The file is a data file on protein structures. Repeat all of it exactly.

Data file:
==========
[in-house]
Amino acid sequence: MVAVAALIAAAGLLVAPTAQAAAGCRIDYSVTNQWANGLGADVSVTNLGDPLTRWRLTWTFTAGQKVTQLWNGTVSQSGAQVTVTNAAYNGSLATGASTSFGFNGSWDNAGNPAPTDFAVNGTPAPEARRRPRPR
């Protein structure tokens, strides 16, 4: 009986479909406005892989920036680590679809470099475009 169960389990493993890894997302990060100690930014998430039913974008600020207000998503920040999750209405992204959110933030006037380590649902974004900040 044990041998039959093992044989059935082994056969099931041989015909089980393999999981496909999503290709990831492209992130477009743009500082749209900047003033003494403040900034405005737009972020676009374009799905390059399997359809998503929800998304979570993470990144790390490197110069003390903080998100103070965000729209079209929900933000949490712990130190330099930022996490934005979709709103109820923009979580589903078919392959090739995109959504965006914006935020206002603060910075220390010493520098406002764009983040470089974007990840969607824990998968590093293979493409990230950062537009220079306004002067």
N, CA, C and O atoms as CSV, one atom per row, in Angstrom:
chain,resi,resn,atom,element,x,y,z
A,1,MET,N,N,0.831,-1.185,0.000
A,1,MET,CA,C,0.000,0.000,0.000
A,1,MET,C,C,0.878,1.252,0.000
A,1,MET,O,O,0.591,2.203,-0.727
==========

[in-house]
Amino acid sequence: MVAVAALIAAAGLLVAPTAQAAAGCRIDYSVTNQWANGLGADVSVTNLGDPLTRWRLTWTFTAGQKVTQLWNGTVSQSGAQVTVTNAAYNGSLATGASTSFGFNGSWDNAGNPAPTDFAVNGTPAPEARRRPRPR
């Protein structure tokens, strides 16, 4: 009986479909406005892989920036680590679809470099475009 169960389990493993890894997302990060100690930014998430039913974008600020207000998503920040999750209405992204959110933030006037380590649902974004900040 044990041998039959093992044989059935082994056969099931041989015909089980393999999981496909999503290709990831492209992130477009743009500082749209900047003033003494403040900034405005737009972020676009374009799905390059399997359809998503929800998304979570993470990144790390490197110069003390903080998100103070965000729209079209929900933000949490712990130190330099930022996490934005979709709103109820923009979580589903078919392959090739995109959504965006914006935020206002603060910075220390010493520098406002764009983040470089974007990840969607824990998968590093293979493409990230950062537009220079306004002067």
N, CA, C and O atoms as CSV, one atom per row, in Angstrom:
chain,resi,resn,atom,element,x,y,z
A,1,MET,N,N,0.831,-1.185,0.000
A,1,MET,CA,C,0.000,0.000,0.000
A,1,MET,C,C,0.878,1.252,0.000
A,1,MET,O,O,0.591,2.203,-0.727